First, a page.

“Are you going this weekend? I haven’t made up my mind. I’m getting tired of marching. There’s a march every week, and even more this coming week because of May Day…”
Last week, I was sitting on a train next to a friend. I’m tired, though not yet tired of marching. I reflexively repeated that marching isn’t the only way to resist, something I’ve found myself saying a lot lately.
I say “reflexively repeated” because admittedly, my mind started wandering upon hearing the words “May Day.” Instantly, my thoughts were overtaken by two colliding images: of reading with my toddler son, and of a crackling radio shaking with the sound of a distress call. Megaphones Marching. Movimiento Music. Hip hip hooray! It must be May Day!
For me, reading (and rereading, and rereading…) books to my son is a pretty routine event. But every so often, when we get to this page of one of our favorite books, I start thinking about the bloody history contained in this invitingly illustrated page — the bloody history that made it even possible for us to have ordinary experiences like snuggling together with a book.
It took a long, often violent history of struggle for the most basic human needs and dignity for us to have simple moments like these. Our family’s personal trials and triumphs aside, millions of people before us organized, struggled, fought, and died to make this life possible. Early labor activists were brutalized for demanding “eight hours for work, eight hours for rest, and eight hours for what we will.” Women either bore huge, hard-to-manage families, or risked injury and death to have unsafe abortions out of personal and economic necessity. It took their sacrifices, and the determined efforts of organizers, doctors, and lawyers, to get safe, legal access to abortion and birth control, as well as the legal right to have a say over whether and when to have sex once married. Without the organizing and political savvy of generations of abolitionists, suffragists, and civil rights activists — who endured war, beatings, force feedings, fire hoses, and more — I wouldn’t be free at all, much less free to attend good, diverse schools where I learned what I need to know to provide for my (legally multiracial) family by doing meaningful, fairly paid work, or to have the right and the ability to vote for elected officials who can protect the many freedoms earlier activists sacrificed for.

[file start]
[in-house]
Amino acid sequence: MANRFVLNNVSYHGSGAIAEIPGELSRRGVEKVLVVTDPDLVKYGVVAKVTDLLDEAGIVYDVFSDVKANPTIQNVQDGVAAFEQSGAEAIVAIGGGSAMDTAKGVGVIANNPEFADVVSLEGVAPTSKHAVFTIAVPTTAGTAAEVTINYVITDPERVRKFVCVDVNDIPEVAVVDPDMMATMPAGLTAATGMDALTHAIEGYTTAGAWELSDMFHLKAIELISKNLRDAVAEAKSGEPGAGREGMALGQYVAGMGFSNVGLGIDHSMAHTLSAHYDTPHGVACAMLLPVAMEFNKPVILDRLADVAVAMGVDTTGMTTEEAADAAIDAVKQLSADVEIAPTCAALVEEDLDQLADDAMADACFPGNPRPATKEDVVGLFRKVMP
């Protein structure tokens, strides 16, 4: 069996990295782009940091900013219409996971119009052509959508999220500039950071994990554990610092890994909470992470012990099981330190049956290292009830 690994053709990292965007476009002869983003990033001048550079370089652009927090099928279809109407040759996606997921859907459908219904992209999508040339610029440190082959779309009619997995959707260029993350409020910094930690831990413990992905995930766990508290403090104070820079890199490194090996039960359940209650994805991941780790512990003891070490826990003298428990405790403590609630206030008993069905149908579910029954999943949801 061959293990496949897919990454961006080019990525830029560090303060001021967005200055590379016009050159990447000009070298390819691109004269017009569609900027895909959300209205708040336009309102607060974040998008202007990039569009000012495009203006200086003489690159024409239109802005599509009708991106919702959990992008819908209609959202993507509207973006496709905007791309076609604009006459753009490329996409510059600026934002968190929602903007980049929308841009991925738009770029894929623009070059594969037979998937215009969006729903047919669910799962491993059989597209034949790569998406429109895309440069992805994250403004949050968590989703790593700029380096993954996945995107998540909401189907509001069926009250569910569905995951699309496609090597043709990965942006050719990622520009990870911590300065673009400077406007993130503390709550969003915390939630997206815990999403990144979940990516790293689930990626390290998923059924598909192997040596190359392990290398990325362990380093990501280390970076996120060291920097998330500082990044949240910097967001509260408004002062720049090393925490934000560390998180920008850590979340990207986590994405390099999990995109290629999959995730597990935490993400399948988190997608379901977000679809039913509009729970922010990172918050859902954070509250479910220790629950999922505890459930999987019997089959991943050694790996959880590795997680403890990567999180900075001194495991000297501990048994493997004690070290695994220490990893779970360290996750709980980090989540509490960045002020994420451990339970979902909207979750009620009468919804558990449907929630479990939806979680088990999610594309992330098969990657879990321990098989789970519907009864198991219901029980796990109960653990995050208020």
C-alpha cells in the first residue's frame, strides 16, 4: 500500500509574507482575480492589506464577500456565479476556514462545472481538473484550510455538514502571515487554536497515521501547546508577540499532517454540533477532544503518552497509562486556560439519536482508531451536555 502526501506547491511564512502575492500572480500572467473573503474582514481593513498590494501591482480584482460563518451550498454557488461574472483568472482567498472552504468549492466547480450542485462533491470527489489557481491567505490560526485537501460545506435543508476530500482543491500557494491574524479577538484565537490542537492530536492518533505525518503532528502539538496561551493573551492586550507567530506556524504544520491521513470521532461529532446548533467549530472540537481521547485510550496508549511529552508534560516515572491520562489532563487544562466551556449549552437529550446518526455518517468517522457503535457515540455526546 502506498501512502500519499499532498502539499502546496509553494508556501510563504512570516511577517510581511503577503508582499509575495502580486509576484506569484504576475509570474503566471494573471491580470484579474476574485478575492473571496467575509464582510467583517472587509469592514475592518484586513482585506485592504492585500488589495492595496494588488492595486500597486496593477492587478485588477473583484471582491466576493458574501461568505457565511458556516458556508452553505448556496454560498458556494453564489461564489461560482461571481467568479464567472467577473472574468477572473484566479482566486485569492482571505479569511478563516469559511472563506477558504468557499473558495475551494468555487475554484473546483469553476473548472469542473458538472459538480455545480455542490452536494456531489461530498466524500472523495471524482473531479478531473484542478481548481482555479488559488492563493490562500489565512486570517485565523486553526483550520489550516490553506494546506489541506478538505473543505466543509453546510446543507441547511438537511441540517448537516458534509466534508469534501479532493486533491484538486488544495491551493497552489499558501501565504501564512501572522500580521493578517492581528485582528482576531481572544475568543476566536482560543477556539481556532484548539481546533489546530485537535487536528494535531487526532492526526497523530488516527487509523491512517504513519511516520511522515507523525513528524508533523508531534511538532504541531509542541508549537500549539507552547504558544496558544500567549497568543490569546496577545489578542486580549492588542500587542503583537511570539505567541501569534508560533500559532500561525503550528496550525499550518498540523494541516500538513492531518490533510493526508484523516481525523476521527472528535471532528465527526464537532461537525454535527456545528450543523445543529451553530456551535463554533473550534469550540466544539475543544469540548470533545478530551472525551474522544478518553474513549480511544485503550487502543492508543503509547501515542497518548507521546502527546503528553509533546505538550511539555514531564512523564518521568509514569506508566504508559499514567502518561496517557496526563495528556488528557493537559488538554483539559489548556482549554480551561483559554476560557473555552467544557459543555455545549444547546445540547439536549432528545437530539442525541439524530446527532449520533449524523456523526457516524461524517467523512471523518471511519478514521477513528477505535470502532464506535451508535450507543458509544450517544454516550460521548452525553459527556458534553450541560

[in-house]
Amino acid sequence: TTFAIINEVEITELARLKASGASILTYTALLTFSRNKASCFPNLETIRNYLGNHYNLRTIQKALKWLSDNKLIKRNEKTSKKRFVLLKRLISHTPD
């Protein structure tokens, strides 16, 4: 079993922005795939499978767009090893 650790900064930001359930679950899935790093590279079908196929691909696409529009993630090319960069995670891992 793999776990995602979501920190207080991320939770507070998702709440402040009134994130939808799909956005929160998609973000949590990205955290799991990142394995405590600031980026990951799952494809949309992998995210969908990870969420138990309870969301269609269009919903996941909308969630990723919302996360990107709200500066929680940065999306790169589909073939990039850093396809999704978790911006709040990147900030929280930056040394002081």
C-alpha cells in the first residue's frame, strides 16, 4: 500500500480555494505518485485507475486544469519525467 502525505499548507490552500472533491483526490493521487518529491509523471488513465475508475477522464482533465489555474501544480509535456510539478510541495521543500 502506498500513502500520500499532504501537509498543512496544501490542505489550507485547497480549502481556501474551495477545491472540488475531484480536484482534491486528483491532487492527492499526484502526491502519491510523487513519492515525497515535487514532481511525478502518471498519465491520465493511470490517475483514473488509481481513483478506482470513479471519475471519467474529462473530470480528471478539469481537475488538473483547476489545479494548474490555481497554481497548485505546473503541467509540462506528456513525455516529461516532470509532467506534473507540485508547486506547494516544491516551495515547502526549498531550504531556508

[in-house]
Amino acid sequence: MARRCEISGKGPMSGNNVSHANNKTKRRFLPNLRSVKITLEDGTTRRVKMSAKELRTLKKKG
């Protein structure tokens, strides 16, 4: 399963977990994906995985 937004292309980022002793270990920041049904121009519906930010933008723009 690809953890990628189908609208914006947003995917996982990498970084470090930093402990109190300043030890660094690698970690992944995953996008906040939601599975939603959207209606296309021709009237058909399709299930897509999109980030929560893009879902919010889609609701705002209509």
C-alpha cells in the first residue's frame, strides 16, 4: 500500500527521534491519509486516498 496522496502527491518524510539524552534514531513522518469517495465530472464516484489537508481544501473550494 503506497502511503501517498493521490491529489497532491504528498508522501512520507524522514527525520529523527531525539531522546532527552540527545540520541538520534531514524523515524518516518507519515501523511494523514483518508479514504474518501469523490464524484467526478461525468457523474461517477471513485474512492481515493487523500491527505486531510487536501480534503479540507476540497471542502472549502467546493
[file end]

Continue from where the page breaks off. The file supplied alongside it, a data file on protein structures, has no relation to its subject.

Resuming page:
And that’s where the distress call hits me: in the realization that we haven’t yet won these basic freedoms for everyone, and that some people are trying to ensure we never do.
It scares me how easily so many of us take our rights and freedoms for granted. When most of us talk about “fighting for our rights,” that “fight” is usually metaphorical, referring to what we do when we vote, negotiate, organize, campaign, speak, or march. But generations ago — and for many immigrants, low-income people, as well as for millions of people around the world today— that fight was and is quite literally a physical, occasionally deadly conflict. So it’s not just upsetting, but dangerous that there are people in our country actively dismantling all of the legal, peaceful means by which we govern our bodies and our families, as well as our workplaces, communities, and country.